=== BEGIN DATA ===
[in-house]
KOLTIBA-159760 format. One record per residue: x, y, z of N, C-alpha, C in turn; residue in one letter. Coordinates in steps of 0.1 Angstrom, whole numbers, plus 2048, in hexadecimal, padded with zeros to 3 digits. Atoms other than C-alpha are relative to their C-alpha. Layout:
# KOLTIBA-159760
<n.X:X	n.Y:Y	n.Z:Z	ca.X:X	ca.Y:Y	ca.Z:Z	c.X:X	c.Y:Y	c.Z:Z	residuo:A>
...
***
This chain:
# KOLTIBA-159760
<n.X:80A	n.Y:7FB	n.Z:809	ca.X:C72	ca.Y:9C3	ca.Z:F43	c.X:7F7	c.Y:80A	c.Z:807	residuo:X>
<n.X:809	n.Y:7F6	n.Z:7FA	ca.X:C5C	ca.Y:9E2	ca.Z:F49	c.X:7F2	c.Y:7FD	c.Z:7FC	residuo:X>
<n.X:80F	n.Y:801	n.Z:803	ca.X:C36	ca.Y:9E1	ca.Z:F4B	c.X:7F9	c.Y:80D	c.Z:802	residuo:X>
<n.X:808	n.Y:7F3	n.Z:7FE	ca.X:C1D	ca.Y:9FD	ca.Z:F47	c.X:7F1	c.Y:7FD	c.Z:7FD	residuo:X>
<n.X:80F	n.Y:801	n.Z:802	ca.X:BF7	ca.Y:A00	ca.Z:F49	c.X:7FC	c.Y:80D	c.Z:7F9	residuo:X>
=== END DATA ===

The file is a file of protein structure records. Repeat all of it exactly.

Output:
[in-house]
KOLTIBA-159760 format. One record per residue: x, y, z of N, C-alpha, C in turn; residue in one letter. Coordinates in steps of 0.1 Angstrom, whole numbers, plus 2048, in hexadecimal, padded with zeros to 3 digits. Atoms other than C-alpha are relative to their C-alpha. Layout:
# KOLTIBA-159760
<n.X:X	n.Y:Y	n.Z:Z	ca.X:X	ca.Y:Y	ca.Z:Z	c.X:X	c.Y:Y	c.Z:Z	residuo:A>
...
***
This chain:
# KOLTIBA-159760
<n.X:80A	n.Y:7FB	n.Z:809	ca.X:C72	ca.Y:9C3	ca.Z:F43	c.X:7F7	c.Y:80A	c.Z:807	residuo:X>
<n.X:809	n.Y:7F6	n.Z:7FA	ca.X:C5C	ca.Y:9E2	ca.Z:F49	c.X:7F2	c.Y:7FD	c.Z:7FC	residuo:X>
<n.X:80F	n.Y:801	n.Z:803	ca.X:C36	ca.Y:9E1	ca.Z:F4B	c.X:7F9	c.Y:80D	c.Z:802	residuo:X>
<n.X:808	n.Y:7F3	n.Z:7FE	ca.X:C1D	ca.Y:9FD	ca.Z:F47	c.X:7F1	c.Y:7FD	c.Z:7FD	residuo:X>
<n.X:80F	n.Y:801	n.Z:802	ca.X:BF7	ca.Y:A00	ca.Z:F49	c.X:7FC	c.Y:80D	c.Z:7F9	residuo:X>